Processing citrus fruits into juice generates large amounts of byproducts, mainly pomaces. This study aimed to investigate the composition in phenolic compounds, carotenoids, and volatiles of juices and pomaces of citruses from Southern Italy, i.e., mandarin, lemon, orange, and bergamot. Targeted approaches were employed. Results indicated that lemon provided the juice with the greatest phenolic content (357 ± 51.3 mg kg-1 FW). It was abundant in eriocitrin (90.9 ± 10.8 mg kg-1 FW) and isorhamnetin 3-O-rutinoside (47.3 ± 8.03 mg kg-1 FW). Likewise, lemon pomace was the richest in phenolics (886 ± 43.2 mg kg-1 FW), mostly narirutin (130 ± 14.7 mg kg-1 FW). As regards carotenoids, mandarin and orange pomaces were equally (p > 0.05) prominent sources of the compounds, providing primarily lutein and β-cryptoxanthin. Bergamot accumulated great amounts of volatile compounds. In particular, bergamot juice was rich in monoterpenes, e.g., α- pinene (375 ± 62.7 mg kg-1 FW). This study investigated for the first time the carotenoid and volatile profiles of bergamot. Since, citrus pomaces contained great amounts of phytochemicals, they should find new applications in the food, cosmetics, and pharmaceutical industries.

Multari, S.; Carlin, S.; Sicari, V.; Martens, S. (2020). Differences in the composition of phenolic compounds, carotenoids, and volatiles between juice and pomace of four citrus fruits from Southern Italy. EUROPEAN FOOD RESEARCH AND TECHNOLOGY, 246: 1991-2005. doi: 10.1007/s00217-020-03550-8 handle: http://hdl.handle.net/10449/64075

Differences in the composition of phenolic compounds, carotenoids, and volatiles between juice and pomace of four citrus fruits from Southern Italy

Multari S.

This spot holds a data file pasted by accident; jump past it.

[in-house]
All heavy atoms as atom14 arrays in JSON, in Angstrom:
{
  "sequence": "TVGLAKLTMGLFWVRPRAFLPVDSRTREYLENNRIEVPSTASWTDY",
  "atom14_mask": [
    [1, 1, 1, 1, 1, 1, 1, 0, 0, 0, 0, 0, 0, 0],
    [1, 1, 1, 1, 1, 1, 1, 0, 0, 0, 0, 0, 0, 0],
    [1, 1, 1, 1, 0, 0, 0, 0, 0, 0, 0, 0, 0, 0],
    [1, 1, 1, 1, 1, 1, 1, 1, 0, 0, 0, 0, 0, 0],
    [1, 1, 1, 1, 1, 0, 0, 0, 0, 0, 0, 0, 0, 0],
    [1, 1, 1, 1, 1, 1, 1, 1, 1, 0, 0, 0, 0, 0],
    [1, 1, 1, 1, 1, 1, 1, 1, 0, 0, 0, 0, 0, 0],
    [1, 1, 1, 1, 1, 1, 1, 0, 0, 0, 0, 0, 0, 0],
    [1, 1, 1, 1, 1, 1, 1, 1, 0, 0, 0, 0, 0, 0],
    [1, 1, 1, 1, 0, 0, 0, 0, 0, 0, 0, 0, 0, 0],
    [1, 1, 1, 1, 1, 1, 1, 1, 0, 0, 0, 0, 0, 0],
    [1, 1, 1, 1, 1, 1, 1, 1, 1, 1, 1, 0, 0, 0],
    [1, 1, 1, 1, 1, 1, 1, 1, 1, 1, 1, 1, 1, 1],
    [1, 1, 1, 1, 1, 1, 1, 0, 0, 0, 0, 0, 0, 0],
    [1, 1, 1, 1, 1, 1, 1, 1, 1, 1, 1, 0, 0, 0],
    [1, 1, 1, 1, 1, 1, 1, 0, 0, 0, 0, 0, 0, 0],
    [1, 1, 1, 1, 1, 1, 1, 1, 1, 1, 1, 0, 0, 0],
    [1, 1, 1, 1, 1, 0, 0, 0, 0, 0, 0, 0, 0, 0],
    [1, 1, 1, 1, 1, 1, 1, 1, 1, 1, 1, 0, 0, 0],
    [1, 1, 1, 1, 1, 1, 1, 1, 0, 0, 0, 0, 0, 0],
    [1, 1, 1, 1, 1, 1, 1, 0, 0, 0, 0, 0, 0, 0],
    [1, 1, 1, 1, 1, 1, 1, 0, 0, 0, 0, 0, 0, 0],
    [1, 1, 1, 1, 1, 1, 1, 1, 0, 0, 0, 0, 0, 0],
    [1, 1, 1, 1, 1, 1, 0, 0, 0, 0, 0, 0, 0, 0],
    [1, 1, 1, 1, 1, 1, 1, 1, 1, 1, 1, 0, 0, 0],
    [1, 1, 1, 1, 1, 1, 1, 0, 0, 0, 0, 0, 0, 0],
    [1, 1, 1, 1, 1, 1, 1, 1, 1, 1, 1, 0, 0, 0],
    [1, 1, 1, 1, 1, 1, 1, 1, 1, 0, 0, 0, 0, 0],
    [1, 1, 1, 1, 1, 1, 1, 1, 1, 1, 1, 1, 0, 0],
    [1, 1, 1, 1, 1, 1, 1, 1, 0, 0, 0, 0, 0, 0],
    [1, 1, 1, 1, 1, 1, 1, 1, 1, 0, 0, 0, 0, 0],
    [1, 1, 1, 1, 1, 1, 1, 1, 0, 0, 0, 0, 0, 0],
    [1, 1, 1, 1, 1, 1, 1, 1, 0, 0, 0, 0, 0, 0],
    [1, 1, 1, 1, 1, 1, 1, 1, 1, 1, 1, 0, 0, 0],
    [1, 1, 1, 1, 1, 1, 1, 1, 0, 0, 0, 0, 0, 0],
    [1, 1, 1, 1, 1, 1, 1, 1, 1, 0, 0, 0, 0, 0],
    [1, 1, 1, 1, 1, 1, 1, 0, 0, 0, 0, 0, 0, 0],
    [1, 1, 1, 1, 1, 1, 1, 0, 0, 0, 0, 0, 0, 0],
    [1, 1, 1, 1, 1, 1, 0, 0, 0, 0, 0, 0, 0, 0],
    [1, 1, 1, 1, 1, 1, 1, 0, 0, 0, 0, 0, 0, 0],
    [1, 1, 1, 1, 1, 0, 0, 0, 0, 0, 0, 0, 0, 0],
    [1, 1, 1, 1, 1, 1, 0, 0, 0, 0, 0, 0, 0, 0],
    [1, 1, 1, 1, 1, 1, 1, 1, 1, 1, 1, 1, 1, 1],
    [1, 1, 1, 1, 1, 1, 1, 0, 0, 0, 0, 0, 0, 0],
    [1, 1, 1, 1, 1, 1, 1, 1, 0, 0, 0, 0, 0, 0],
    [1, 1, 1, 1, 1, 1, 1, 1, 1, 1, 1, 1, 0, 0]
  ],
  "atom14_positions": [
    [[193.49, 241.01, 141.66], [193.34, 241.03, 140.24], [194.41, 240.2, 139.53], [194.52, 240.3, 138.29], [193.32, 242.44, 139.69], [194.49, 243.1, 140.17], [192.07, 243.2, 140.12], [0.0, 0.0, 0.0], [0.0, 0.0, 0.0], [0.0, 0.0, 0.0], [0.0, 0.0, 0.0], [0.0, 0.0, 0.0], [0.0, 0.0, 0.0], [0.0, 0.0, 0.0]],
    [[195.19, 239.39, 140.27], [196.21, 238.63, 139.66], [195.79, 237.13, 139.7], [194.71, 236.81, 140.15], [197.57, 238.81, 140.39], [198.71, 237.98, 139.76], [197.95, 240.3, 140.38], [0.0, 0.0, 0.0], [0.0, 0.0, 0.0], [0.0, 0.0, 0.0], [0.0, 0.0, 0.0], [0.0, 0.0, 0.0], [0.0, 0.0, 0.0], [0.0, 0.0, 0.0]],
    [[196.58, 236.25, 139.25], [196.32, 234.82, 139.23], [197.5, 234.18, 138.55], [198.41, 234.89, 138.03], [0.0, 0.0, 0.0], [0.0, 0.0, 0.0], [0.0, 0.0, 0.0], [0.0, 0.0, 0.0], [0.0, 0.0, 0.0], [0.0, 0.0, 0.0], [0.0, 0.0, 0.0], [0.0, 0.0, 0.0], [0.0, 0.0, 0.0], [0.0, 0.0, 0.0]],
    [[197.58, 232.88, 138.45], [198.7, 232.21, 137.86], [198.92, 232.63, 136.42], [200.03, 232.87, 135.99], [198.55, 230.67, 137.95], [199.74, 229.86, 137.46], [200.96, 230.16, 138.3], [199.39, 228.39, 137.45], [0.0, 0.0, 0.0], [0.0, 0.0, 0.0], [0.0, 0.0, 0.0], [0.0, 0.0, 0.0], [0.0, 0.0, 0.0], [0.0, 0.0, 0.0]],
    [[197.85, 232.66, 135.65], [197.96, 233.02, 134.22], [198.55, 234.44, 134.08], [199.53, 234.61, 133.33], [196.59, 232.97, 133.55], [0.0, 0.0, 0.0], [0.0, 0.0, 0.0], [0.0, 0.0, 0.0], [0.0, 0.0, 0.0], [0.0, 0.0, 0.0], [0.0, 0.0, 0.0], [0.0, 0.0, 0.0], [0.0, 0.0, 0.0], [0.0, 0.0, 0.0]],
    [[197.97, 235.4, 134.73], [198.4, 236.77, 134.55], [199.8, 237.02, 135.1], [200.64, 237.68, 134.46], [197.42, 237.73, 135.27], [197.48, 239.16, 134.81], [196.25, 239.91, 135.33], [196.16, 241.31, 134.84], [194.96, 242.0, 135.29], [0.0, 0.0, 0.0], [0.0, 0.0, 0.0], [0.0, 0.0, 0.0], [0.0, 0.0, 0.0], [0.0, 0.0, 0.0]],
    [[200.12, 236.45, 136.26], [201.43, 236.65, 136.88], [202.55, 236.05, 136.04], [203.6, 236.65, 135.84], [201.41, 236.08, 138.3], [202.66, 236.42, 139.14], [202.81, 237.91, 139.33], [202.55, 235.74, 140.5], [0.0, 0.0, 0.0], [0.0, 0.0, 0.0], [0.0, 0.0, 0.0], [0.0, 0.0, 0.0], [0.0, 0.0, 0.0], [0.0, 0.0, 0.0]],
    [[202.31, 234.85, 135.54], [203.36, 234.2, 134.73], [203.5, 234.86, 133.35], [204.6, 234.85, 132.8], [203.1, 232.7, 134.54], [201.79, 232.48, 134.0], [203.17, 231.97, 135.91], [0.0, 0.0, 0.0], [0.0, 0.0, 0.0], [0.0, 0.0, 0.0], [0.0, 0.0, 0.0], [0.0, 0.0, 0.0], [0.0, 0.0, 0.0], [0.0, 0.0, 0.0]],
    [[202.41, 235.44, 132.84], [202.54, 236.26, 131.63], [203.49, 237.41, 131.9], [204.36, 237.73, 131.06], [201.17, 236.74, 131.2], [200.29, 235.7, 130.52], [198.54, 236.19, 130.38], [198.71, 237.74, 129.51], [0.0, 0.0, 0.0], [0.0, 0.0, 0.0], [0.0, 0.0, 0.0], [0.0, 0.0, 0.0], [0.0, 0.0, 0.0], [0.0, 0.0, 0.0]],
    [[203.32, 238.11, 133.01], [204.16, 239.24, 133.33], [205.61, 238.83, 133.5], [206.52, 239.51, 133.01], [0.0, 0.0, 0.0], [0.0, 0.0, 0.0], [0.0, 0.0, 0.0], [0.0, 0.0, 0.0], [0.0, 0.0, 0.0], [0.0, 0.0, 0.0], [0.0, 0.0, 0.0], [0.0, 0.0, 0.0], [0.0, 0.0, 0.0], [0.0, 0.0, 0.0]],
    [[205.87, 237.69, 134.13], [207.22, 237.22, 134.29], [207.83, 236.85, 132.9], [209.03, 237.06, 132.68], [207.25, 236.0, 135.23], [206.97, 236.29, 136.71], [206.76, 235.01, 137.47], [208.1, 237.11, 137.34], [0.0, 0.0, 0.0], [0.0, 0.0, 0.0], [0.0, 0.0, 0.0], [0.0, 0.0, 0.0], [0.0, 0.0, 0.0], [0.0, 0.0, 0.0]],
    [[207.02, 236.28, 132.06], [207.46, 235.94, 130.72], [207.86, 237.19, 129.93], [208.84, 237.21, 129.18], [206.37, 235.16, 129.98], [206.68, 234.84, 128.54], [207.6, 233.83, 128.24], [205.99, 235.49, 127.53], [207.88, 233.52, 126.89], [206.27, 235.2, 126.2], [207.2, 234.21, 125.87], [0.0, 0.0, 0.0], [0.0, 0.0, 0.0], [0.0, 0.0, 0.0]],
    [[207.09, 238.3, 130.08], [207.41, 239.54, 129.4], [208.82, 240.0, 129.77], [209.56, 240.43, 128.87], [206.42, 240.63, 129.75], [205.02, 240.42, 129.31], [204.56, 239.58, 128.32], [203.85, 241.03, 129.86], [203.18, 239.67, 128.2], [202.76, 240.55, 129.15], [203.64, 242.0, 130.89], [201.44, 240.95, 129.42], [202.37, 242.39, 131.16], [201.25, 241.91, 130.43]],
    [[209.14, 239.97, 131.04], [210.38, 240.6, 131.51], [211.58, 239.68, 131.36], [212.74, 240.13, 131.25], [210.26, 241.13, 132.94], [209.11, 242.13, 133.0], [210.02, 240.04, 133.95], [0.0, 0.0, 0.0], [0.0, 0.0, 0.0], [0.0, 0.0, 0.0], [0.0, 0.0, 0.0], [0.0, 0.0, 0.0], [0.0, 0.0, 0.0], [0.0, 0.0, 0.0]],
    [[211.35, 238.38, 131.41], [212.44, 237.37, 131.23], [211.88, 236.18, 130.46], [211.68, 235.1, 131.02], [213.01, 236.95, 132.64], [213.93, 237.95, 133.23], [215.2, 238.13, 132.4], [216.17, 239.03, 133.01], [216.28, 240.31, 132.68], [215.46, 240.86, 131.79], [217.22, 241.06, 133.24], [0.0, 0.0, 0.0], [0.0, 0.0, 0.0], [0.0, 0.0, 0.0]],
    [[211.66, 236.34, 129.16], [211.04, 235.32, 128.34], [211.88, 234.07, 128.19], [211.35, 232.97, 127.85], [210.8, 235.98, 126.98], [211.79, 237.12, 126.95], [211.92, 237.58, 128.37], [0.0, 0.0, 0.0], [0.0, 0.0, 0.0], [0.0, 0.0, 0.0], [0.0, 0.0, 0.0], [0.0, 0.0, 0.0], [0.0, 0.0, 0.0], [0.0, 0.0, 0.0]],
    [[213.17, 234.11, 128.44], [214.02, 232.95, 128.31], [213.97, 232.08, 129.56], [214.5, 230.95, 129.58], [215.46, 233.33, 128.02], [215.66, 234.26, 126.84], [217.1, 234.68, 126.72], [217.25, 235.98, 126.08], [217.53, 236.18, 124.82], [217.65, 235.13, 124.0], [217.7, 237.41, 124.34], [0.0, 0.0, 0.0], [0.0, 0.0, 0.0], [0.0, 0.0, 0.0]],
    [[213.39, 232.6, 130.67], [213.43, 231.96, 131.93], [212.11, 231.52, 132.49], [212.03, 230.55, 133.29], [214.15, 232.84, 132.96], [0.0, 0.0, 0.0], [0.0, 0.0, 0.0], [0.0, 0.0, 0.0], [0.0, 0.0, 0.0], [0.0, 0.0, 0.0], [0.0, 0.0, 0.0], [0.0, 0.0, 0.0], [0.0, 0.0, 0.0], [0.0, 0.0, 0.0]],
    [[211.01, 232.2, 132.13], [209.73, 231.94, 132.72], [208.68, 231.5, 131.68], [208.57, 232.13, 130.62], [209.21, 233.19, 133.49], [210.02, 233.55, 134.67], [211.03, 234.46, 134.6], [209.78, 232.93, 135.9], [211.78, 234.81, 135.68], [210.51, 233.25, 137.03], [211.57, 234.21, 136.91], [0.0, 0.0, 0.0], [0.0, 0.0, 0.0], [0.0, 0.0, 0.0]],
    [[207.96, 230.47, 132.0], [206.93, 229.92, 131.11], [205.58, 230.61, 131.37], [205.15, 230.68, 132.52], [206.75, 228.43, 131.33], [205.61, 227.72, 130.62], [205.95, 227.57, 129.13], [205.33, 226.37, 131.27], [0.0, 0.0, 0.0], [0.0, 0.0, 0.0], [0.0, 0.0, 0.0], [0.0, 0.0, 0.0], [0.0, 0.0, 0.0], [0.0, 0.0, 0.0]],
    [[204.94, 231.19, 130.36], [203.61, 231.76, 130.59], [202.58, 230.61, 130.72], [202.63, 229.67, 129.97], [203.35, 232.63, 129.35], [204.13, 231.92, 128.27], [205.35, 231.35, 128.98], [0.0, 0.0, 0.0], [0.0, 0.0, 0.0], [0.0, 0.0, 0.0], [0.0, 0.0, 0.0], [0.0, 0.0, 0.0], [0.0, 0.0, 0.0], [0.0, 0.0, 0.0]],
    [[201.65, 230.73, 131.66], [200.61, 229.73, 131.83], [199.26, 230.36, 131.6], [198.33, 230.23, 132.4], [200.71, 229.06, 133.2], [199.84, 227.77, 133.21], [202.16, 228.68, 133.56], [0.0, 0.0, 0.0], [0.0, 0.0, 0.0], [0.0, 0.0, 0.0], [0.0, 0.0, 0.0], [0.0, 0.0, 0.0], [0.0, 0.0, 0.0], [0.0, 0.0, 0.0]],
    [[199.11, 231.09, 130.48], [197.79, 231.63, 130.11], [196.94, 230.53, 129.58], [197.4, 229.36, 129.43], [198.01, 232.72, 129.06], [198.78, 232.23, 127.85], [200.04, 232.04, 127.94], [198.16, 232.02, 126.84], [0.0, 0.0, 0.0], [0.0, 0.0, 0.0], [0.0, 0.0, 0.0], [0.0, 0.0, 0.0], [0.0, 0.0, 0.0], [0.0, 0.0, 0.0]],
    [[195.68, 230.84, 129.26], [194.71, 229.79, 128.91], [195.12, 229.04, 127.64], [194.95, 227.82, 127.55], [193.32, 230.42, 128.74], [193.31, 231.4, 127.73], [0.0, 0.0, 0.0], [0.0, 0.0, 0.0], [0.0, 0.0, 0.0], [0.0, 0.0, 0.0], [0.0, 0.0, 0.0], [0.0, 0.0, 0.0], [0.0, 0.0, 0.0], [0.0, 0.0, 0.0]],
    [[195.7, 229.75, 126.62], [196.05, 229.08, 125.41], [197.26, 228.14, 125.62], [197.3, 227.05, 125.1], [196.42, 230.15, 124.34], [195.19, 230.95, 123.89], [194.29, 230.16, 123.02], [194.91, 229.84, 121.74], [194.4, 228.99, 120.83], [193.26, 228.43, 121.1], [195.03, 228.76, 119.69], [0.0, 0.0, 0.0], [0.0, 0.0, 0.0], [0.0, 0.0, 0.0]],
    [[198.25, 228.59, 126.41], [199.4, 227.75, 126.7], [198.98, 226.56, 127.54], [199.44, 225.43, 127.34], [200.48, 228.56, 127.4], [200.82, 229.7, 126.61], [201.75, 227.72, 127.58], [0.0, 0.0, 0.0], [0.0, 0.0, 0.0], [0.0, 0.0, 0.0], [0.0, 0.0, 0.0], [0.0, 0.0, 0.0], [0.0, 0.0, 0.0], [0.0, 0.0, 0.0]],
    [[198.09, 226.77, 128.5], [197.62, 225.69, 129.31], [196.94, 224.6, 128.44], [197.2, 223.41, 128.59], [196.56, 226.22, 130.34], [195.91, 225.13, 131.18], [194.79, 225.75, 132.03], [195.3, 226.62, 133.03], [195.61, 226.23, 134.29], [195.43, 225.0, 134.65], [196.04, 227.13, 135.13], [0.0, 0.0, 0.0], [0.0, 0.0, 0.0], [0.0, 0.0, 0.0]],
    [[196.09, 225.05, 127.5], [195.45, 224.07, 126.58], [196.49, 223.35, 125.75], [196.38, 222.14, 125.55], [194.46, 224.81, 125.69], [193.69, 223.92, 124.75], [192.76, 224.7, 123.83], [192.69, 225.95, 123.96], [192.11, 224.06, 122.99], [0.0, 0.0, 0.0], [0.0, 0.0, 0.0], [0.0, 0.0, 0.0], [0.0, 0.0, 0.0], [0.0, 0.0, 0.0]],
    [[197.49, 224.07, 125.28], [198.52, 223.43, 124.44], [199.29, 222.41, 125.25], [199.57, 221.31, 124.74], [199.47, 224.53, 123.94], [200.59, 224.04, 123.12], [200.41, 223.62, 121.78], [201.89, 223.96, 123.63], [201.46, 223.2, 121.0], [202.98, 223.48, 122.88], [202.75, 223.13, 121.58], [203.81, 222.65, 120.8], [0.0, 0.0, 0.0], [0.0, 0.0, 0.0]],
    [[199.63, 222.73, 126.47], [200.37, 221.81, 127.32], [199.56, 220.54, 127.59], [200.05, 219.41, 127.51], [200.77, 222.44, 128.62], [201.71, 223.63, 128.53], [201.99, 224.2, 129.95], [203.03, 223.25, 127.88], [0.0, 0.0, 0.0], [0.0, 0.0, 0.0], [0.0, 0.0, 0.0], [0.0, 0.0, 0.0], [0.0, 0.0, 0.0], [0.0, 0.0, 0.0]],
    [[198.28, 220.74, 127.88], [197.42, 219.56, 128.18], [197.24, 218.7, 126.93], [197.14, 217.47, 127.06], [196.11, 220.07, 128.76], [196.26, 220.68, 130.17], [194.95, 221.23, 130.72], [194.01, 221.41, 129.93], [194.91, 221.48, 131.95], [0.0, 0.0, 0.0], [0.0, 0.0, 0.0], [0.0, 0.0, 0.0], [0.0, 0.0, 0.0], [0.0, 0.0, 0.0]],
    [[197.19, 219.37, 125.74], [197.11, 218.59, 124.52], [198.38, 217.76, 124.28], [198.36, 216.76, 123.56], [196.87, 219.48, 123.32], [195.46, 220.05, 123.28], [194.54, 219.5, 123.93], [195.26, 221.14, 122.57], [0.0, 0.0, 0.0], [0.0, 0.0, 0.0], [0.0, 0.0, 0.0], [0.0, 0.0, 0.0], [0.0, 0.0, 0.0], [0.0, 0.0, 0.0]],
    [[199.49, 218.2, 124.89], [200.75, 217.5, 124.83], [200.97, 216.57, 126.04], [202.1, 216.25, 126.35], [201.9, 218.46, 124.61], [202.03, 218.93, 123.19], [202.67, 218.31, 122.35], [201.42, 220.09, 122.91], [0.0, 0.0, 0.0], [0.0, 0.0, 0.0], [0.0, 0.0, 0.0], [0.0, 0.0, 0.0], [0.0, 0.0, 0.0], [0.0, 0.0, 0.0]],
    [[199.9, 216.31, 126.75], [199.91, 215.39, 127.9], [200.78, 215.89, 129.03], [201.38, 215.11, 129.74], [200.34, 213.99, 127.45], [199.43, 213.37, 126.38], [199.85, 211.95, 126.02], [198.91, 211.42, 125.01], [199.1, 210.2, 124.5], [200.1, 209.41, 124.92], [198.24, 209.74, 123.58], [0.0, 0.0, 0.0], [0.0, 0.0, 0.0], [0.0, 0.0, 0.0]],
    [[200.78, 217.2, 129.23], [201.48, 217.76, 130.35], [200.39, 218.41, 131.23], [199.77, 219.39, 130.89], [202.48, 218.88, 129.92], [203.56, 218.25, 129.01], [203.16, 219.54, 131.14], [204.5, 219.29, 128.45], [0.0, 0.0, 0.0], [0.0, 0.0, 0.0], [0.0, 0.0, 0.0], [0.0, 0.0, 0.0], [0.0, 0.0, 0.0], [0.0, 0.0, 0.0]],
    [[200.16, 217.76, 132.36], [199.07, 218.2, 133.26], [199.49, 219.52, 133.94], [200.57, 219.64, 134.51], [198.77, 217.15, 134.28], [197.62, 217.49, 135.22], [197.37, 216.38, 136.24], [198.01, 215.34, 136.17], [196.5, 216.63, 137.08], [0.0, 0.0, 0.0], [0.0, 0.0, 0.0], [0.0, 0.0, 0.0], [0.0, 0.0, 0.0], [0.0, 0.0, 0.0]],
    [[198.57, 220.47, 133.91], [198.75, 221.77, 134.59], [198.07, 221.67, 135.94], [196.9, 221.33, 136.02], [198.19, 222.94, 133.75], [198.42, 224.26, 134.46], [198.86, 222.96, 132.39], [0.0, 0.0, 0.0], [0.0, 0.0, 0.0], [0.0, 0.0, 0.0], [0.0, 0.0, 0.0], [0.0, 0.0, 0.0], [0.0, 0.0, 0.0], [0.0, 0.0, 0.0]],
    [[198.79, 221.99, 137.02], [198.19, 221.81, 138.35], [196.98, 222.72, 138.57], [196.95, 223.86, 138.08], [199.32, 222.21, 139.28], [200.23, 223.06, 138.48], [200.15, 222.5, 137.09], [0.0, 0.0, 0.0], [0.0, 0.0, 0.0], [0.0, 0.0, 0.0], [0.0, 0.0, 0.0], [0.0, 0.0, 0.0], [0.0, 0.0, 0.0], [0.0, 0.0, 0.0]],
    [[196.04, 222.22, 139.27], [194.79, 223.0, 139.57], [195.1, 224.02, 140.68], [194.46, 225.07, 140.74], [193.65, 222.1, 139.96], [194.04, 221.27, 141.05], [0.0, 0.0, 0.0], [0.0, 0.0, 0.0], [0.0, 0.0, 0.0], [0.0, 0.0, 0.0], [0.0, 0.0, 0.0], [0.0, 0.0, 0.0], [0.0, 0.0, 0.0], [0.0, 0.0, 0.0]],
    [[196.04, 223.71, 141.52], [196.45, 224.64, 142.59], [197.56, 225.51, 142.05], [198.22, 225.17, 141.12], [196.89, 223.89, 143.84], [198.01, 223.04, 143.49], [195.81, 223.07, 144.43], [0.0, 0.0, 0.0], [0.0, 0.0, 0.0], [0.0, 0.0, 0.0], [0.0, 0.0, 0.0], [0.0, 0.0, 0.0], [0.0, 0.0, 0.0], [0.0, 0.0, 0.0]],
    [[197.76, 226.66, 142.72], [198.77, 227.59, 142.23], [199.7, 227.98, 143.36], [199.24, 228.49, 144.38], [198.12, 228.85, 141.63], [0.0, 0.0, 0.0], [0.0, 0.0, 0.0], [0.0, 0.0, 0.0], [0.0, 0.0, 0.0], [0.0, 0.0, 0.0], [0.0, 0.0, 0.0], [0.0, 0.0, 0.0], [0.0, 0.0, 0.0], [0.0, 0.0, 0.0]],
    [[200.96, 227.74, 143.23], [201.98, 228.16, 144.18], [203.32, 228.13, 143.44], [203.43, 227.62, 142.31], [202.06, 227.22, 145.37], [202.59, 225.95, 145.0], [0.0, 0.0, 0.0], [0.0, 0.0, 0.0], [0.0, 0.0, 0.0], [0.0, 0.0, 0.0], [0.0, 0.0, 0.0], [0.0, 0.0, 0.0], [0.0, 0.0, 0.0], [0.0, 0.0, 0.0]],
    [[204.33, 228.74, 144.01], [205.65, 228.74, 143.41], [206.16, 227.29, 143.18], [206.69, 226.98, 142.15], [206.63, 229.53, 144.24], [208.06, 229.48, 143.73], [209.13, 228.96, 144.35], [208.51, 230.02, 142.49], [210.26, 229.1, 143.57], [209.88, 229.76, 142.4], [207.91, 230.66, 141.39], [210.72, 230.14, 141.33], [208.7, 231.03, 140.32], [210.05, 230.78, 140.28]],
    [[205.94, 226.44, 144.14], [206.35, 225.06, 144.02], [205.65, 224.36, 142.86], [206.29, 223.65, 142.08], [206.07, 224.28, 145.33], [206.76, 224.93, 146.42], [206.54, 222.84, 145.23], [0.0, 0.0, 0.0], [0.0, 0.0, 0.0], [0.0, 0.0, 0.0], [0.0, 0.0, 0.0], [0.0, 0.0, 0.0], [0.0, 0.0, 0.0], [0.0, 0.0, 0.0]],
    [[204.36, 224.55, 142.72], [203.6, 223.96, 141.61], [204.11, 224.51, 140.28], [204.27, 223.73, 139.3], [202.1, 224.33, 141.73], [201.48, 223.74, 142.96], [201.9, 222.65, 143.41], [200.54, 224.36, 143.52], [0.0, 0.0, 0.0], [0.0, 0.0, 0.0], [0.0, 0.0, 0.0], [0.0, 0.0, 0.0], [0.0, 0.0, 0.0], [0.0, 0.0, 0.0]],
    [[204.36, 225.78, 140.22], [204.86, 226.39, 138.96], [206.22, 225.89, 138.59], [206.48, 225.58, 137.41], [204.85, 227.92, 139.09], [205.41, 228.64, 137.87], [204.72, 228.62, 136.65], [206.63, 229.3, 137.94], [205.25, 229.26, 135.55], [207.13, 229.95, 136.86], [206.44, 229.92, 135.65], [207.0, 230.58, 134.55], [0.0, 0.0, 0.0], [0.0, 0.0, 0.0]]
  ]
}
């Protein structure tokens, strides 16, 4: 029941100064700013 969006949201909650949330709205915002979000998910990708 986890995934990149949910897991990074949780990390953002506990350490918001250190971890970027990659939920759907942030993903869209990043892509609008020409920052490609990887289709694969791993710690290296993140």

Primo
;
Carlin S.;Martens S.
Ultimo
2020-01-01

Abstract

Processing citrus fruits into juice generates large amounts of byproducts, mainly pomaces. This study aimed to investigate the composition in phenolic compounds, carotenoids, and volatiles of juices and pomaces of citruses from Southern Italy, i.e., mandarin, lemon, orange, and bergamot. Targeted approaches were employed. Results indicated that lemon provided the juice with the greatest phenolic content (357 ± 51.3 mg kg-1 FW). It was abundant in eriocitrin (90.9 ± 10.8 mg kg-1 FW) and isorhamnetin 3-O-rutinoside (47.3 ± 8.03 mg kg-1 FW). Likewise, lemon pomace was the richest in phenolics (886 ± 43.2 mg kg-1 FW), mostly narirutin (130 ± 14.7 mg kg-1 FW). As regards carotenoids, mandarin and orange pomaces were equally (p > 0.05) prominent sources of the compounds, providing primarily lutein and β-cryptoxanthin. Bergamot accumulated great amounts of volatile compounds. In particular, bergamot juice was rich in monoterpenes, e.g., α- pinene (375 ± 62.7 mg kg-1 FW). This study investigated for the first time the carotenoid and volatile profiles of bergamot. Since, citrus pomaces contained great amounts of phytochemicals, they should find new applications in the food, cosmetics, and pharmaceutical industries.
Aroma
Mandarin
Lemon
Sweet orange
Bergamot
Pigments
Settore AGR/04 - ORTICOLTURA E FLORICOLTURA
2020
Multari, S.; Carlin, S.; Sicari, V.; Martens, S. (2020). Differences in the composition of phenolic compounds, carotenoids, and volatiles between juice and pomace of four citrus fruits from Southern Italy. EUROPEAN FOOD RESEARCH AND TECHNOLOGY, 246: 1991-2005. doi: 10.1007/s00217-020-03550-8 handle: http://hdl.handle.net/10449/64075
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